type seems more expensive. Nuitka avoids those iterators and their usage with qiter, so that's 
much faster then. Not sure though, how a list iterator should react to a mutated list during 
iteration, I need to test that. We wouldn't catch that.

I was contemplating a variant of generators that is using multiple C functions, one for each 
phase, and where code would work on a structure to store and access things, and then we could 
e.g. make those consider themselves how to work with frame stack. Currently "yield 1" takes a 
frame stack just in case you throw into it. Having an entry point for each "yield" until the 
next yield occurs (or generator exit), would avoid the need to work with multiple C stacks, for 
which I don't really know how large to make them anyway.

This will mean that the C compiler won't see all code working on that context anymore. So it 
won't be able to optimize as much. So I am not so sure if that will help really. I surely need 
to look for more ways to trim down things there.

Also, depending on the user case, only one cached C stack will not be enough, and there needs to 
be a free list for those too. A generator with a nested generator e.g. will right now be much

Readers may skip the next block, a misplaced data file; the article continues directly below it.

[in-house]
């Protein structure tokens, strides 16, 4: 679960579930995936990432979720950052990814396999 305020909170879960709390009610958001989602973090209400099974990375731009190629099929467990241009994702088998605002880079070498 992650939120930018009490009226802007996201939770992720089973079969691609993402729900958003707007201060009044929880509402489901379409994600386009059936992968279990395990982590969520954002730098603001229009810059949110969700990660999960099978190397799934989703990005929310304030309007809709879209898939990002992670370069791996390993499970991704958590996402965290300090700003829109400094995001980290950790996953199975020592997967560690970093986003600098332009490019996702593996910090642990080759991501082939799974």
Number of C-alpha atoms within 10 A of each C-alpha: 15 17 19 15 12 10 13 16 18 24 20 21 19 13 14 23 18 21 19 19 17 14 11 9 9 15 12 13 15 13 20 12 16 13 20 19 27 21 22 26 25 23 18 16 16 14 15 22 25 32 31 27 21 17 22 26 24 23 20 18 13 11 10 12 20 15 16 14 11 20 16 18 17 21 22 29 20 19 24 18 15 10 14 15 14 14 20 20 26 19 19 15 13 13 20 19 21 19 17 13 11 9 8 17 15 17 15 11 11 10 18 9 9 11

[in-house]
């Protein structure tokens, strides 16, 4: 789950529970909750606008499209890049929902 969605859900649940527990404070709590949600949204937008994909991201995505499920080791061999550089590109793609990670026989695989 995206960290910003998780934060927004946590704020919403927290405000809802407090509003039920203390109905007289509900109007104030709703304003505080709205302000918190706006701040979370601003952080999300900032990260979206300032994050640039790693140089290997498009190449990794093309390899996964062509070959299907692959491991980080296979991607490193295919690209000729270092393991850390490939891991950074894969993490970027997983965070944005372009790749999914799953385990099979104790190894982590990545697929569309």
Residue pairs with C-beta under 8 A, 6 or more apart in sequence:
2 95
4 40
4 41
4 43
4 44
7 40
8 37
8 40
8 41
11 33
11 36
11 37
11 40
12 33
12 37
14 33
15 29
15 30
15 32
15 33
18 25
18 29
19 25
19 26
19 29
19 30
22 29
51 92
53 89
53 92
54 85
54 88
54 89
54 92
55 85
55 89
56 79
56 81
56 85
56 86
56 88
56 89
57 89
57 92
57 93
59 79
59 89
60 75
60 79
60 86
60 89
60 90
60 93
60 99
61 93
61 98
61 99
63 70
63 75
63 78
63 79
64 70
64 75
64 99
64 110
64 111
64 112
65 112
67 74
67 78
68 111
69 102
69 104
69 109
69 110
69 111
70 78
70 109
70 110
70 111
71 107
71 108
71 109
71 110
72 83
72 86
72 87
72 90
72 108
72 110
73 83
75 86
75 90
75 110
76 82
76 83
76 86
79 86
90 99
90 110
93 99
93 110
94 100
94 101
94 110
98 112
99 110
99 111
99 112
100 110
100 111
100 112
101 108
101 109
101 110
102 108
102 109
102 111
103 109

msg2054 (view) Author: kayhayen Date: 2016-11-12.10:56:38
So, I removed setting the StopIteration at generator exit and turned it to mere NULL 
return, and only create the StopIteration when needed (send and throw methods). The 
"Py_IterNext" API used everywhere is designed to clear it away, should it exist, so this 
is even the right thing to do. The tp_iternext is right to return NULL. And doing it for 
qiter, of course too, is proper.

Shoves things down to 1018.. from 1031.. so that by itself is a relatively huge gain of 
1.2%, the construct that checks generator close will be much better. Binaries will also be 
smaller, dropping per generator code, so that's great. 

Looking at the code, I noticed however that the next big gain to have on code generation 
level, would be to use qiter inside the actual generator's iteration, when doing over the 
tuples from "itertools.combination". But for that, I would like to first add sum